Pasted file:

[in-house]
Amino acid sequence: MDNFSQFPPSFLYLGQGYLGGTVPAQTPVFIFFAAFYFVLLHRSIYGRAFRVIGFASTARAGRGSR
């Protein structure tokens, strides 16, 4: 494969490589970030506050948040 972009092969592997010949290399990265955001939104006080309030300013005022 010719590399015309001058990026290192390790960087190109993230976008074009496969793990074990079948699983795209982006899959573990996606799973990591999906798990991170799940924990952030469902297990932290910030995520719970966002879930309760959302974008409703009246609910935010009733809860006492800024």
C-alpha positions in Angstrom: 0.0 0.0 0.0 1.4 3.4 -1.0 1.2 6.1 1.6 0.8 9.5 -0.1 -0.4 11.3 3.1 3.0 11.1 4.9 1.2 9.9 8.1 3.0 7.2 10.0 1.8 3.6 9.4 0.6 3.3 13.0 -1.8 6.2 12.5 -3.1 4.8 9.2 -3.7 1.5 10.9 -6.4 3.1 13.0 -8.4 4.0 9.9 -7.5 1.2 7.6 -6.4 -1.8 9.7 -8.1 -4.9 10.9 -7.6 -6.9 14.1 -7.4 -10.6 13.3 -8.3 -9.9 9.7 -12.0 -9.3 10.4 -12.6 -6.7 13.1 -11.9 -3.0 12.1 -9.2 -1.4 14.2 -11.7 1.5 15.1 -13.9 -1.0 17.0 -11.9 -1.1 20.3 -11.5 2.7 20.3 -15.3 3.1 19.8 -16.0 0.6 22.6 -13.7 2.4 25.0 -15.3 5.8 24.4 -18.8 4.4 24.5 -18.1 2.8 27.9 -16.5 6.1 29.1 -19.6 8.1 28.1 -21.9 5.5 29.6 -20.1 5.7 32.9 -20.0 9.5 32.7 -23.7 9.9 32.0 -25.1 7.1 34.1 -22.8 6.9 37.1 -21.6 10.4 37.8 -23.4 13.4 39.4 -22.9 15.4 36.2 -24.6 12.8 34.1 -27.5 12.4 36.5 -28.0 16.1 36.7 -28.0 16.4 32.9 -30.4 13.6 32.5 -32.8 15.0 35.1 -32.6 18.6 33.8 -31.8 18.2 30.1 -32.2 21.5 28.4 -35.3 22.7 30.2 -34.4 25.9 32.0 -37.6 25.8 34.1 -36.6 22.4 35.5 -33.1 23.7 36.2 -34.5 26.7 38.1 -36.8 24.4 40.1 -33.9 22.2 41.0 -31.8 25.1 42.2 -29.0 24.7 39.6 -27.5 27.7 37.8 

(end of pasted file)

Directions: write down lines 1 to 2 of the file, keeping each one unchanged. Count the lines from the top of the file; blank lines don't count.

[in-house]
Amino acid sequence: MDNFSQFPPSFLYLGQGYLGGTVPAQTPVFIFFAAFYFVLLHRSIYGRAFRVIGFASTARAGRGSR